After separation from the SLA (by about 50-100 feet), the CSM "turned around" and docked with the LM to pull it out. This turning around was done by a 180 degree change in orientation. This could have been done by using the "YAW" or the "PITCH" function. I understand this was done by change in "PITCH" and not YAW. Is there any specific reason for using the PITCH function or it was left to crew?
The book "Lost Moon" by Lovell and Kluger talks about this, but I don't have a technical reference handy:
The guidance platform used on the CSM would go into gimbal lock at +/- 90 degrees yaw, so yawing would cause loss of attitude information.
Initially, I could not find a source for the selection of pitch over yaw, though I did note that the pilots preferred to start the pitch up manually before engaging autopilot, because autopilot would pick pitch up or down depending on what was shorter--the procedure was to pitch up. So it sounds like the pilots were pretty consistent about following the procedure.
[EDIT: Removed speculation.]
After Tristan's answer, I was able to track down the original explanation of the problem with a yaw maneuver:
For a vehicle that needed to refine its trajectory by fractions of a degree on the quarter-million-mile coast to the moon, the system worked exceptionally well, with one small exception. If the spacecraft inadvertently moved to a full right or full left yaw position, the gimbals had a nasty habit of lining up with one another and locking in that configuration, instantly wiping out whatever knowledge the computer had of the ship's attitude.
From Apollo 13 by Jim Lovell and Jeffrey Kluger
In more technical detail:
The third effect - that due to outer gimbal inertia - comes into play only with large middle gimbal angles away from the zero orientation shown in Figure 1. In the extreme, large middle gimbal angles cause an effect called "gimbal lock". Gimbal lock occurs when the outer gimbal axis is carried around by vehicle motion to be parallel to the inner gimbal axis. At this trivial point the three gimbal axes lie in a single plane. No gimbal freedom now exists to "unwind" base motion about an axis normal to this plane. Even though any vehicle orientation with respect to the stable member can be accommodated by particular sets of the three gimbal angles the condition at gimbal lock prevents accommodation of a particular orientation change from the locked condition.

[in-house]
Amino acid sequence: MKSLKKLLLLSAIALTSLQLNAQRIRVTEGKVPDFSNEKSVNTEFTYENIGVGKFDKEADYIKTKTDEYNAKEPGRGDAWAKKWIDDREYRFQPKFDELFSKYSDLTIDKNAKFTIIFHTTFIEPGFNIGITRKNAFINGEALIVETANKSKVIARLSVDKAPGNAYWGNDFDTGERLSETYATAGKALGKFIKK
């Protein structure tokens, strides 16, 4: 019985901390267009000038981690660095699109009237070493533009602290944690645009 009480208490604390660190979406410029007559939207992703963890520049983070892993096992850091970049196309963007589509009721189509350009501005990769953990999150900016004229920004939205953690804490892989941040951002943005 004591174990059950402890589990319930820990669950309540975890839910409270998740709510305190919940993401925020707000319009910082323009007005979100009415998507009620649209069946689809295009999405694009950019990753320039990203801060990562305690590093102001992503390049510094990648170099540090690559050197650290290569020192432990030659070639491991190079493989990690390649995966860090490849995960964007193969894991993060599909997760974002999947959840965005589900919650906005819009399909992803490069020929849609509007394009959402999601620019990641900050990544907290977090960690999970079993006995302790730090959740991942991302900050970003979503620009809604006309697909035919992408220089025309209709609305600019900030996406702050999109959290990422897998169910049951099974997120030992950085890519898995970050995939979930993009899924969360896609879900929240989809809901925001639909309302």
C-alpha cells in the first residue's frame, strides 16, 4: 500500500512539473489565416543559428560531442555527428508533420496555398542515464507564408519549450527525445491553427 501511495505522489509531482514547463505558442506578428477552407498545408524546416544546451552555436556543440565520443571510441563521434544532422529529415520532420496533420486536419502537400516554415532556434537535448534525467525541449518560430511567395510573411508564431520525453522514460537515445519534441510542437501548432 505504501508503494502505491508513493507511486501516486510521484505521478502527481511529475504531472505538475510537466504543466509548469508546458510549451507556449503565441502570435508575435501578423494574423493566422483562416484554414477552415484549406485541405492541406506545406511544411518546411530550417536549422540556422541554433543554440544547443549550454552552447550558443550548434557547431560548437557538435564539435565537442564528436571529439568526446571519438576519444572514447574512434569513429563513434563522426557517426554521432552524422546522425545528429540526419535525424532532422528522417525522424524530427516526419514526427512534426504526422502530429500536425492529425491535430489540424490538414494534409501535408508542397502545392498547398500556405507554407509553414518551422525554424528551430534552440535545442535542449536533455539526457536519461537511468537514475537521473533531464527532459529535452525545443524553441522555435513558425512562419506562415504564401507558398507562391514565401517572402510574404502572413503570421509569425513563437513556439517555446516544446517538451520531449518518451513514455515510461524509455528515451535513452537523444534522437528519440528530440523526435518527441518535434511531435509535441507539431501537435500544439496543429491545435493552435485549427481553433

Transient loss of attitude due to gimbal lock effects, or any other disturbance, does not necessarily mean a permanent loss of orientation unless the gyro gimbal limit stops are reached. Within the integration range of the gyro the attitude is recovered as the gyro error is brought back to zero.
Firm groundrules on how close to gimbal lock the Apollo IMU could operate satisfactorily depend upon experimental results with the actual flight configuration IMU. Within the last month these data have started to be collected using IMU #3 with breadboard electronics. It appears that gimbal lock can be approached as close as 10 degrees without risk and even much closer with some possibility of loss of stable member attitude. Stated more dramatically, the inner axis of the system was aligned within 10 degrees of a base motion axis perpendicular to the output axis.
From "Apollo Guidance and Navigation Considerations of Apollo IMU Gimbal Lock" by David Hoag
- Apollo 11 Mission Report - NASA
- Transposition, docking, and extraction - Wikipedia
- Apollo transposition and docking maneuver - collectSpace
- Apollo 13 - Lovell and Kluger (Alternate title for Lost Moon)
- Apollo Guidance and Navigation Considerations of Apollo IMU Gimbal Lock - David Hoag (MIT Instrumentation Laboratory Document E-1344)